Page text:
Managing quality in a wānanga setting : two sides of the same coin

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Anderson, Norma Rosales
Author ORCID Profiles (clickable)
Master of Educational Leadership and Management
Unitec Institute of Technology
Cardno, Carol
Collins, Jennifer
Masters Thesis
Ngā Upoko Tukutuku (Māori subject headings)
tikanga Māori
Māori tertiary education
Māori values and protocols
Anderson, N.R. (2014) Managing quality in a wānanga setting : two sides of the same coin. An unpublished thesis submitted in partial fulfilment of the requirements for the degree of Master in Educational Leadership and Management, Unitec Institute of Technology.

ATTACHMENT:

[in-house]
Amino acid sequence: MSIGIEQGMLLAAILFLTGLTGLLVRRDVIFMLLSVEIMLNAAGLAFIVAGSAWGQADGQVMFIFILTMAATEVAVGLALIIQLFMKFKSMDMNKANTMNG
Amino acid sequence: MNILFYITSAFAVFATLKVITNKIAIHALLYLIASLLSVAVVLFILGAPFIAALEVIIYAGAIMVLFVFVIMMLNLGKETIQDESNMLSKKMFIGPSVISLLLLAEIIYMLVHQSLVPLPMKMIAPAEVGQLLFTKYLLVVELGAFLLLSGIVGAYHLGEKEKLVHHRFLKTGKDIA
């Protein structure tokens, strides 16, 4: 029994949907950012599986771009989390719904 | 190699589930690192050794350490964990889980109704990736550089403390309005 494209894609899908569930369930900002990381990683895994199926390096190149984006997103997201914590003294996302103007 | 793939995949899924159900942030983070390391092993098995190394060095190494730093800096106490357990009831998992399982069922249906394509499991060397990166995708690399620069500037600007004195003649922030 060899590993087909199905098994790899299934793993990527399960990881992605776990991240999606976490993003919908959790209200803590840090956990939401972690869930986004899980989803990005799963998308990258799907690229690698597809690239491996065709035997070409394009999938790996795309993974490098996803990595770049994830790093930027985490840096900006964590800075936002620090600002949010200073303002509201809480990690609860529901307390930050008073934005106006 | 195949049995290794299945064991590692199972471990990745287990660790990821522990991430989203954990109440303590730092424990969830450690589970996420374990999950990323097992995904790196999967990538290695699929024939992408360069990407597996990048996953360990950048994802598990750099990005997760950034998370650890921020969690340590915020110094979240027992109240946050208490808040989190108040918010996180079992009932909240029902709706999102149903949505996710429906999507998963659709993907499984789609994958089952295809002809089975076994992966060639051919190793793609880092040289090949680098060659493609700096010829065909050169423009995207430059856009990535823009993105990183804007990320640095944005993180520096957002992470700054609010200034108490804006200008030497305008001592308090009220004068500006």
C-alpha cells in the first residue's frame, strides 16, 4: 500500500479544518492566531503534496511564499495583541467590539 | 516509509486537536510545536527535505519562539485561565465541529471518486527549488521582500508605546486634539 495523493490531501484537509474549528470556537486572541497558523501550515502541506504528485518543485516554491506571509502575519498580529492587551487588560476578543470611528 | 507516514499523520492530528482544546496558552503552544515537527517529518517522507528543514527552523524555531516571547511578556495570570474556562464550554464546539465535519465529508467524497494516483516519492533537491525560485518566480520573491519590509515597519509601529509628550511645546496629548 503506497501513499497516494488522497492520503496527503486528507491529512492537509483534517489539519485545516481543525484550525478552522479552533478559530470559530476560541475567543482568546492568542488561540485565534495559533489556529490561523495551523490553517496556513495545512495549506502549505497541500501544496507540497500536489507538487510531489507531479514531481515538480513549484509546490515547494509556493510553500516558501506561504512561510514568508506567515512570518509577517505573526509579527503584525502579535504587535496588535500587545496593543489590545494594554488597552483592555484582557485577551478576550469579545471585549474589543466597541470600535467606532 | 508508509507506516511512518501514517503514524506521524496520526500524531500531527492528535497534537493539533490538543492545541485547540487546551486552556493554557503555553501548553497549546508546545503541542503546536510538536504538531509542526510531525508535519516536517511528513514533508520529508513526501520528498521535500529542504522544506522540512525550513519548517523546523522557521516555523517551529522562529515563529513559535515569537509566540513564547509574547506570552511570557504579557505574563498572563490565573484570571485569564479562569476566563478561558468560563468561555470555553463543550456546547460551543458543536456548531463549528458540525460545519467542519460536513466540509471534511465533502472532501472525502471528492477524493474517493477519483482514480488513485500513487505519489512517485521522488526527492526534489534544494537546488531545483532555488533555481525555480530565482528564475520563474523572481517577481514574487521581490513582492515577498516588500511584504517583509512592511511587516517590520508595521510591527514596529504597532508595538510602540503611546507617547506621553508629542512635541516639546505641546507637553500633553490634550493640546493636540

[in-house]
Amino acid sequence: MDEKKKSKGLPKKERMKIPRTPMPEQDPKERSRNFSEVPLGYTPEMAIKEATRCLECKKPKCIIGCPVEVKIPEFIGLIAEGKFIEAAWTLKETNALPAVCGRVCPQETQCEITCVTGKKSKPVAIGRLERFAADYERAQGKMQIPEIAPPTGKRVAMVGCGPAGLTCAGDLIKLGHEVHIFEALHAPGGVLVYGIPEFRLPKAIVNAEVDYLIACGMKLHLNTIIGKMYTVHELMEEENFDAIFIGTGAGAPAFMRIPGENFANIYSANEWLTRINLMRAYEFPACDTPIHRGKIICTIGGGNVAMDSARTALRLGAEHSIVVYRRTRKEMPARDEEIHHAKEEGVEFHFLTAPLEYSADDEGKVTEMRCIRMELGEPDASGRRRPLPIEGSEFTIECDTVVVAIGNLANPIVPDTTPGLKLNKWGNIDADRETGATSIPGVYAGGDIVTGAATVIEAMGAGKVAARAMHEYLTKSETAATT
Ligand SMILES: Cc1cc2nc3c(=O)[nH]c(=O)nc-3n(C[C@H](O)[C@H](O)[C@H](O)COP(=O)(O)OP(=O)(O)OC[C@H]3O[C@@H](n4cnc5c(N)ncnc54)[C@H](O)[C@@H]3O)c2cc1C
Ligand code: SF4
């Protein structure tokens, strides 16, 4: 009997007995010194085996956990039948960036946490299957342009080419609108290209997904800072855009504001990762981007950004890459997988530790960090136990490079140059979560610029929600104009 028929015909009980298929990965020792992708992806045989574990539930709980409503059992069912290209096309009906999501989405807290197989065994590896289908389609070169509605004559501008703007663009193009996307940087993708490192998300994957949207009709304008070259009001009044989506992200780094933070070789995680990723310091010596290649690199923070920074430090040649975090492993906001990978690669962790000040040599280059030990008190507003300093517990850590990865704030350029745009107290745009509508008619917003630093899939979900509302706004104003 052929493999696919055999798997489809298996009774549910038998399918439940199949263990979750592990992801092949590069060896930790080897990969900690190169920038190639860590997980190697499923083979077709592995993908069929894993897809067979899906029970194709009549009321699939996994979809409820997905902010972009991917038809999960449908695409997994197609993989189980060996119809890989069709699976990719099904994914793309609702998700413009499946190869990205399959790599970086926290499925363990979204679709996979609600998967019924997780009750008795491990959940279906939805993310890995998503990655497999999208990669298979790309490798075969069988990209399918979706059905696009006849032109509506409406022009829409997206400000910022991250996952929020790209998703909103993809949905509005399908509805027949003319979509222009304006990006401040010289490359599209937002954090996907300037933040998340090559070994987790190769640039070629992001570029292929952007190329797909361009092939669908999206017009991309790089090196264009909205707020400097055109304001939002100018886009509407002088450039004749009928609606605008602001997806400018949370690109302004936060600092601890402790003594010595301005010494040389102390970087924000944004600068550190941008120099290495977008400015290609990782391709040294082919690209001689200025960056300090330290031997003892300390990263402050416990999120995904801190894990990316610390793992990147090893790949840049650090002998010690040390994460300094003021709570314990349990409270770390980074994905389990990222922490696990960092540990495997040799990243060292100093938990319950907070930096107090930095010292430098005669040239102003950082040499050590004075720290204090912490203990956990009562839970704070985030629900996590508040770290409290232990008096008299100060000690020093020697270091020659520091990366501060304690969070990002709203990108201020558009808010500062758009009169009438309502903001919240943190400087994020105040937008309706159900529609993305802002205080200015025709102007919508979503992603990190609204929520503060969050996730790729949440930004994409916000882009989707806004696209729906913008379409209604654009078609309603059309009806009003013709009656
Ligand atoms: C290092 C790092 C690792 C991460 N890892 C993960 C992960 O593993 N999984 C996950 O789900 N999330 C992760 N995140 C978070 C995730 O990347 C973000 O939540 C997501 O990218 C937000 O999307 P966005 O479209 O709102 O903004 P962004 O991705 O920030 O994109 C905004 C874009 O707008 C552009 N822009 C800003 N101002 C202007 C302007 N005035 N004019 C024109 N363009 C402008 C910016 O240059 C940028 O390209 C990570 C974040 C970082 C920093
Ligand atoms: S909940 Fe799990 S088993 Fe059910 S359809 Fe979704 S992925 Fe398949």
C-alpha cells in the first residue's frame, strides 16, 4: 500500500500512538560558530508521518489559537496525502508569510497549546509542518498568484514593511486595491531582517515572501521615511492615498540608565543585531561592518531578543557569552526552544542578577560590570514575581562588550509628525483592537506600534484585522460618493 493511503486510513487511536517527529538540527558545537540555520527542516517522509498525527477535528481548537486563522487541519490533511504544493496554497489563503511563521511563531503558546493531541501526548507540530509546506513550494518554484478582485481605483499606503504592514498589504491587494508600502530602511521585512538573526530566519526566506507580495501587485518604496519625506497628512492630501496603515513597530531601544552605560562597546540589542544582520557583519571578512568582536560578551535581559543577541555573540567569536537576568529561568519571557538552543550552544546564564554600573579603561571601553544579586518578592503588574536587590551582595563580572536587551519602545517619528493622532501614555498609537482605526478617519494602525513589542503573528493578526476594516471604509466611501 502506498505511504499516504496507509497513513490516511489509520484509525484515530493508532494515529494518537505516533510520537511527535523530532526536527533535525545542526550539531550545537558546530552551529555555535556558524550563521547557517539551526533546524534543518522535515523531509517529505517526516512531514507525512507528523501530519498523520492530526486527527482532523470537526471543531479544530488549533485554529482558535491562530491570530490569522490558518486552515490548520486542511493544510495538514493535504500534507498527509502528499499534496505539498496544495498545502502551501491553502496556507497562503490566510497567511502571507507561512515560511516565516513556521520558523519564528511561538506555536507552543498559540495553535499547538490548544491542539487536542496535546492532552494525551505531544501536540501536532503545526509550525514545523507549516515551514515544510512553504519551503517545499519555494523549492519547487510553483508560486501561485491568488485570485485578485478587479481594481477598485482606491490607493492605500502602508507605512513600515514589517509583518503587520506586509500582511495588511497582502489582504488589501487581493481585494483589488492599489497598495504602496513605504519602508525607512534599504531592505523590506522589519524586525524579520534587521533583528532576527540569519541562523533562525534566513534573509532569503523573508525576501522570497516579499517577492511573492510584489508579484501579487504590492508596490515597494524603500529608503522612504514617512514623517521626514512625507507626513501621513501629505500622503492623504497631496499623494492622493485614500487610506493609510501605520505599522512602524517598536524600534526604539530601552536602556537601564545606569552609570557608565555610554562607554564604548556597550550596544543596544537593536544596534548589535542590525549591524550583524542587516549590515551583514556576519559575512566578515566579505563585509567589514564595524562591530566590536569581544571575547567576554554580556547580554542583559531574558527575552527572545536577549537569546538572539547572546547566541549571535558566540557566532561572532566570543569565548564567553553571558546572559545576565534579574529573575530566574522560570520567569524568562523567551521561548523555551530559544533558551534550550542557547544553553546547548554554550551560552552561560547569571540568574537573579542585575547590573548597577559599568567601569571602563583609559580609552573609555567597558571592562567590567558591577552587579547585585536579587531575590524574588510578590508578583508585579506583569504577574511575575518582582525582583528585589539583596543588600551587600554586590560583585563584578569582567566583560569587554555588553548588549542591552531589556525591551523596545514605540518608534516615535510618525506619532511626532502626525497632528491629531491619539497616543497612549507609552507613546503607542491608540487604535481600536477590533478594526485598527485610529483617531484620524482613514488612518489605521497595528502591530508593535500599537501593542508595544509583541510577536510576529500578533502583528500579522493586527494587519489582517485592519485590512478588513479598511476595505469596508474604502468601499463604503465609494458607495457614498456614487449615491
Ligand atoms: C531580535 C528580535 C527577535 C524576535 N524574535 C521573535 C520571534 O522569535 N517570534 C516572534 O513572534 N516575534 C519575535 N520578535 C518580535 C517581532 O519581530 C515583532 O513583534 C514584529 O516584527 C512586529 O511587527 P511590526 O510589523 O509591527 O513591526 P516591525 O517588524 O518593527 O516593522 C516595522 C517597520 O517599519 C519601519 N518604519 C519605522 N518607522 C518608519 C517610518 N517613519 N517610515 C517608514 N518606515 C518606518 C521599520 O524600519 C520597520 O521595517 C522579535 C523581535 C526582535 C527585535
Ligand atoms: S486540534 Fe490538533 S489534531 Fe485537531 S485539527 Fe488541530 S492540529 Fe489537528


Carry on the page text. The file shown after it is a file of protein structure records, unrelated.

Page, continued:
Quality management is essential to leadership within complex educational organisations. An added layer of complexity for Wānanga Māori tertiary education is the imperative to manage quality between Māori and mainstream worlds, each underpinned by diverse characteristics of values and beliefs that consequently generate tensions. The notion of creative tensions is explored through this study assisting with the aim of researching how the management of quality between these two worlds within a Wānanga setting could be optimised. A culturally responsive qualitative methodology drawing on critical theory and kaupapa Māori theoretical frameworks was chosen. The first method employed was interviews with leaders in Wānanga. As a second pioneering method, a documentary analysis hui was designed based on the focus group method engaging participants to analyse company documents. This unique method stemmed from the responsibility, especially for non-Māori researchers, to embrace the notion of whanaungatanga (relationships) within Te Ao Māori (the Māori world). This study’s findings confirm the need for leaders not to treat the Māori and mainstream worlds as enemies but to find cohesion through their understanding in the pursuit of optimal quality management in a bicultural environment. This study emphasises that the leaders’ dispositions, skills and strategies to manage the two worlds of quality are crucial to success. This includes the reinforcement of Māori values, which need to be integrated within all leadership practices in Wānanga. The findings reveal evidence of efforts to avoid compromising Tikanga Māori (Māori values and protocols) while providing accountability essential to quality management. The implications for leaders in wananga settings are related to firstly, the development of capabilities to operate in two worlds, and secondly, building an understanding that, although differing in values and beliefs, the two cultures can be symbolised by the sides of a coin, which are fused together.
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